Cassandra Leese should have been at the front of the queue when the NHS called on former staff to return to help fight the nascent Covid pandemic in March 2020.
As an ITU-trained nurse, she was exactly the sort of experienced frontline worker the health service desperately needed. But instead of rejoining the ranks, she was housebound.
“[It was] heartbreaking,” she says. “Because I’ve worked in multiple areas of the NHS – I’ve worked in the community. I’ve worked in ITU. I’ve worked across wards. I’ve worked in primary care. I’ve got all the skills and abilities that would have been useful, and I couldn’t even offer voluntary services for helping people vaccinate, because I can’t commit to being able to leave the house.”
What tied Leese to her house wasn’t her own health, but that of her eight-year-old daughter Alice – or rather, the wholesale failure of multiple public services to cater for Alice’s mental health needs.
Leese is one of many parents who are the collateral damage of the funding crises in children’s mental health services (Camhs) and the special needs education (Send) system. The Observer revealed last month that up to half of all children and teenagers referred to mental health, learning disability and autism services in 2019-20 were left without proper support. But the effect on parents is often overlooked – forced to abandon their careers so they can look after their children full-time and fight endless battles with cash-strapped bureaucracies for the most basic support.
Leese had to give up her job as a nurse in early 2019 as Alice’s struggles at school worsened – diagnosed with autism and significant pathological demand avoidance, and with extreme sensitivity to noise, textures and food, she couldn’t cope in mainstream schools.
“She was unable to enter rooms on her own and started flicking lights on and off, showing anxiety about doors being shut, and she became violent when told it was time for school,” says Leese. “Unable to sleep alone. Unable to enter school without huge anxiety. Nightmares. She was waking screaming. Homework caused huge anxiety and behaviours like hiding under blankets shaking.”
On one occasion she was left sobbing under a school table in the foetal position while the rest of the class tried to carry on around her. “That was the point when I realised that forcing her into the school was actually damaging her – and I wasn’t prepared to sacrifice any more of her mental health.”
Alice has gone without regular schooling for two years. Meanwhile, four years after Leese first approached Camhs for an assessment she is still waiting, having been told they won’t see Alice because she is autistic.
Leese has had to shelve her career and rely on benefits. “It got to the point where I was up all night and trying to work all day, and trying to do all the paperwork and manage everything, and I couldn’t do it any more. It was affecting my health massively. And so I gave it all up, which was a really hard decision to make – it was very important to me, and a huge part of my identity was being a nurse.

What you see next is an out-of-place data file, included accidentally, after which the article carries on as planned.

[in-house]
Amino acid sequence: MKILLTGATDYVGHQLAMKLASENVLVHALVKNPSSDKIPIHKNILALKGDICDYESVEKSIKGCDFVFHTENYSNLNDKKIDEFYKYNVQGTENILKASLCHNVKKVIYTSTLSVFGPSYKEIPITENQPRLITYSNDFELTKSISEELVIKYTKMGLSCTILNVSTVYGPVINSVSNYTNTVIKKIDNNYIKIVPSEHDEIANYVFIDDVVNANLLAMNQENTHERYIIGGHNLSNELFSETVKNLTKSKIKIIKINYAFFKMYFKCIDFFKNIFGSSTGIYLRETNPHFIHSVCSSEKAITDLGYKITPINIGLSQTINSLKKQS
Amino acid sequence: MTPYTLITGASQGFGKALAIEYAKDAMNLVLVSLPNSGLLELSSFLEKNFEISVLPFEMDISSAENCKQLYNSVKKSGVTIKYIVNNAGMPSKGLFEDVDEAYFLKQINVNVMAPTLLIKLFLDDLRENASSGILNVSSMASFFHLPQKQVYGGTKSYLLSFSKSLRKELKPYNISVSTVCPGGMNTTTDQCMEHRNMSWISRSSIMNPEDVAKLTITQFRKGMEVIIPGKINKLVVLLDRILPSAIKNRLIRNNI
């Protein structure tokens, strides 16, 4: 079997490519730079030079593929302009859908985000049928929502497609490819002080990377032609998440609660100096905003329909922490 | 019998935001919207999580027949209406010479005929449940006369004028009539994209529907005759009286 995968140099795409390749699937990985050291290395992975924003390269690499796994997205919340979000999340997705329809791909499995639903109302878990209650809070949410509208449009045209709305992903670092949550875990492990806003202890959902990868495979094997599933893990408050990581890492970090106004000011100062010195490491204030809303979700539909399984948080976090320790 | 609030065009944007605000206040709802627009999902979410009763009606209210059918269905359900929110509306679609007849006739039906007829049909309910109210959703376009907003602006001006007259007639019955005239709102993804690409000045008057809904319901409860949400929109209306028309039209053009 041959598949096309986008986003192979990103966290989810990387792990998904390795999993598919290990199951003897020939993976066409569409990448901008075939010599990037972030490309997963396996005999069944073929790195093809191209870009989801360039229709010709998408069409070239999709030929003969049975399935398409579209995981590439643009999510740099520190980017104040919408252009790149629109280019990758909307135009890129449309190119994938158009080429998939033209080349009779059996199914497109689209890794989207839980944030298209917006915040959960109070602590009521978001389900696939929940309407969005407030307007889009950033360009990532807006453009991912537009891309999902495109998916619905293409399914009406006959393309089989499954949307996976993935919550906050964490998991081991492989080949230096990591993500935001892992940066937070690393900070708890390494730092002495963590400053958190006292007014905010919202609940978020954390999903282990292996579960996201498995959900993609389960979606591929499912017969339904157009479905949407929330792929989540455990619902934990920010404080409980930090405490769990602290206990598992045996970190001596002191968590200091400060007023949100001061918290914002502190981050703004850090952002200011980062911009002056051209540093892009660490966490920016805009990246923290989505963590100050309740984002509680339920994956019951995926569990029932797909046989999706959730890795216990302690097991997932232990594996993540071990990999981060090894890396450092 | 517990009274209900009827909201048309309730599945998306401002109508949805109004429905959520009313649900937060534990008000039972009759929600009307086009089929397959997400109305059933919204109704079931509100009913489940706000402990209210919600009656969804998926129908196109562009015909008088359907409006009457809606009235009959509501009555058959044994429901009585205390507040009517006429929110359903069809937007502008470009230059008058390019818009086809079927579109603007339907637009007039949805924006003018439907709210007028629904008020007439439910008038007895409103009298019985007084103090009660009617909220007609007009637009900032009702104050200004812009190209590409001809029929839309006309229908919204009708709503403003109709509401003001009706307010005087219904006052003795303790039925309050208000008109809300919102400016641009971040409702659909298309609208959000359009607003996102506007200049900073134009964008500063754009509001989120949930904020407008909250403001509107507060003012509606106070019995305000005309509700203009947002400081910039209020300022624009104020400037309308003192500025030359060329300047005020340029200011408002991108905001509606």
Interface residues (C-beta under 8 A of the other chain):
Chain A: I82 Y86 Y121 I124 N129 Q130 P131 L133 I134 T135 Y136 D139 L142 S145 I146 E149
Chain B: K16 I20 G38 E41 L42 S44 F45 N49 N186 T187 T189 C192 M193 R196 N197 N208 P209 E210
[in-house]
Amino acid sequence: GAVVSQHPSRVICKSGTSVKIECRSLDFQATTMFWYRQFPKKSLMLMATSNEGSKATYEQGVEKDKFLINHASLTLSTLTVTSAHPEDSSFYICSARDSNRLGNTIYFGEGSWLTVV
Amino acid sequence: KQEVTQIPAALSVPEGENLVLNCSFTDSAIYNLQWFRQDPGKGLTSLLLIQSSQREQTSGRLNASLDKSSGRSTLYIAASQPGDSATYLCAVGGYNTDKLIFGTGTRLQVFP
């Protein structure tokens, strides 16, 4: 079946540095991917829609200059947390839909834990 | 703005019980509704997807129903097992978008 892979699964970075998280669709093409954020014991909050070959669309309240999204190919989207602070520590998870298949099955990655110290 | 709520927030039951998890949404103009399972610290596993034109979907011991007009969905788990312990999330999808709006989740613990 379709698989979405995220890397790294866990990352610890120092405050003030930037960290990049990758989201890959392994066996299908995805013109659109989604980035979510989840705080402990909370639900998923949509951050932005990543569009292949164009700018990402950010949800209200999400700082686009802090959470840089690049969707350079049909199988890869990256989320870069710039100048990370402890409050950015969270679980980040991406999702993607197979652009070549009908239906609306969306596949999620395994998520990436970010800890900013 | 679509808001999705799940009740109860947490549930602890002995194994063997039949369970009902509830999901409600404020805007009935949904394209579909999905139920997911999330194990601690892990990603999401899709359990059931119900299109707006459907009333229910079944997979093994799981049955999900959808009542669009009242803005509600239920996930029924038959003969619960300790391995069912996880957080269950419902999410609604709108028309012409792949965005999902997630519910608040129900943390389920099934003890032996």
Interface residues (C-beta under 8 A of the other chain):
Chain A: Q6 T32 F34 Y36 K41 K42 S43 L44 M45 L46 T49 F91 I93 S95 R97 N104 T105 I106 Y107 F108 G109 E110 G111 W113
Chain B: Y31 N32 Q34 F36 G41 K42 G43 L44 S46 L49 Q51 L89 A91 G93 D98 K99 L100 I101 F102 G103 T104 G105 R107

“We don’t go to parties. We don’t mix with friends and family. I don’t get to go to the supermarket or anything like that. I don’t socialise, I can’t work.”
She has had to fight repeatedly for Alice’s educational needs to be met, as well as securing social care support, disability living allowance, and trying to extract anything from Camhs. She has been to court trying to secure a specialist school placement. She has spent £9,000 over three years paying for private assessments and legal fees.
Ruth Cliff has spent £20,000 in two years on legal support and private assessments for her 17-year-old adopted son, draining her savings and sending her into debt. Her son, who has ADHD, didn’t attend school between March 2019 and September 2020, when he transferred to a specialist setting. She had to go to her GP three times just to get a Camhs referral.
“As a parent of a child who struggles with mental health and with special educational needs you basically have to become the expert, not only of your child and their needs, but also of what needs to be put in place to support them,” says Cliff. “It doesn’t seem that services that are supposed to help will willingly help – you literally have to fight every battle to get them to help you.”
As a self-employed accountant, she is able to work flexibly, but she is left with no time for herself. “I find I do my day job in the evenings and at weekends, because my daytimes are taken up with meetings, preparing for meetings, researching and writing emails, responding to emails, everything – to get either the assessments done or to request assessments. I keep badgering people at the local authority or whichever agency it is I’m trying to get the information and the support from.”
Andrea Ellwood of the campaign group Send Action says parents struggling to access services are often forced to “sacrifice their ability to work and their own wellbeing”.